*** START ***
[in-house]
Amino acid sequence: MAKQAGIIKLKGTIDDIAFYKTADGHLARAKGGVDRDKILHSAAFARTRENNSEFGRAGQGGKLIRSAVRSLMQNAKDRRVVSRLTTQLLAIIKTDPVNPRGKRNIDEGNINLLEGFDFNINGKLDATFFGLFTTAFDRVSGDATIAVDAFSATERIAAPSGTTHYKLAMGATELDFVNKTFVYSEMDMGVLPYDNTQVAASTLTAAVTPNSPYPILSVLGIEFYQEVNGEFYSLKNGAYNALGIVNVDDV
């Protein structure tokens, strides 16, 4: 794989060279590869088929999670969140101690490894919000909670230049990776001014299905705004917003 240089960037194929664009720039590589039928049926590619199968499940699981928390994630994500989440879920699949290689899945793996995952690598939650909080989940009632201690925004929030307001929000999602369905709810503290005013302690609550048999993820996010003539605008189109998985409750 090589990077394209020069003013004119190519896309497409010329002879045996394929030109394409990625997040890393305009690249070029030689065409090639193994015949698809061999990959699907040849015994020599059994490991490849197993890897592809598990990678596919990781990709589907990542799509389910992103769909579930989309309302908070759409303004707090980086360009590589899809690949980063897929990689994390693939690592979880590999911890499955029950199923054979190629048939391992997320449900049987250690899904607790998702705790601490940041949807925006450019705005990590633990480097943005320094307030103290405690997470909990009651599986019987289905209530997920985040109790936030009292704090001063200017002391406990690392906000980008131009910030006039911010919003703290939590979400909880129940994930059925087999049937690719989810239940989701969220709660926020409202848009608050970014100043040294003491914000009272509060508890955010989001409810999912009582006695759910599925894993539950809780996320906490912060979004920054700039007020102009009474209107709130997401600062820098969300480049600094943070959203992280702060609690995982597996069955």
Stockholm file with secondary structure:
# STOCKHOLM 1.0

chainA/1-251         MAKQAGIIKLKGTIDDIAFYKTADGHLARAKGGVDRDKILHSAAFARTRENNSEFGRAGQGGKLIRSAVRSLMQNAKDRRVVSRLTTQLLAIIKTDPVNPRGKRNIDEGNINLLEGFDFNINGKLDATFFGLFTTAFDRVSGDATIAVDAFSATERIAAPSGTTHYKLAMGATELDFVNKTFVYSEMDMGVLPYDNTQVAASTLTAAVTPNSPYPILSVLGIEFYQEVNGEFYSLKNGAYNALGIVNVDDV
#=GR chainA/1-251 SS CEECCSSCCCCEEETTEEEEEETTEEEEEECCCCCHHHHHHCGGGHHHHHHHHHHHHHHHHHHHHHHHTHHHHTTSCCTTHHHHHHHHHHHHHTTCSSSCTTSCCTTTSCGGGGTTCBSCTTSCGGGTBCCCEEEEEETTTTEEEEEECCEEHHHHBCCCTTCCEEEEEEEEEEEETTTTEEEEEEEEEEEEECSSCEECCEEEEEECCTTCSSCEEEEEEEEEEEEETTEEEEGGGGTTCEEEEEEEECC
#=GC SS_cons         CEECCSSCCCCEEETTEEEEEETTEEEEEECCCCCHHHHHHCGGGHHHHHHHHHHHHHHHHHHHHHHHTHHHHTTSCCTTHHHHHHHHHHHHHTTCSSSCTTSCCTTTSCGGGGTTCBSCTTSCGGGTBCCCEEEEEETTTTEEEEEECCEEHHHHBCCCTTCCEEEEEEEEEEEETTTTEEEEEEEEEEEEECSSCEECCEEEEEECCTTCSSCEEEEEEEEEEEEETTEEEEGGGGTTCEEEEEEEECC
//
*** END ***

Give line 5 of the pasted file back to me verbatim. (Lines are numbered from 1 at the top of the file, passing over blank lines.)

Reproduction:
# STOCKHOLM 1.0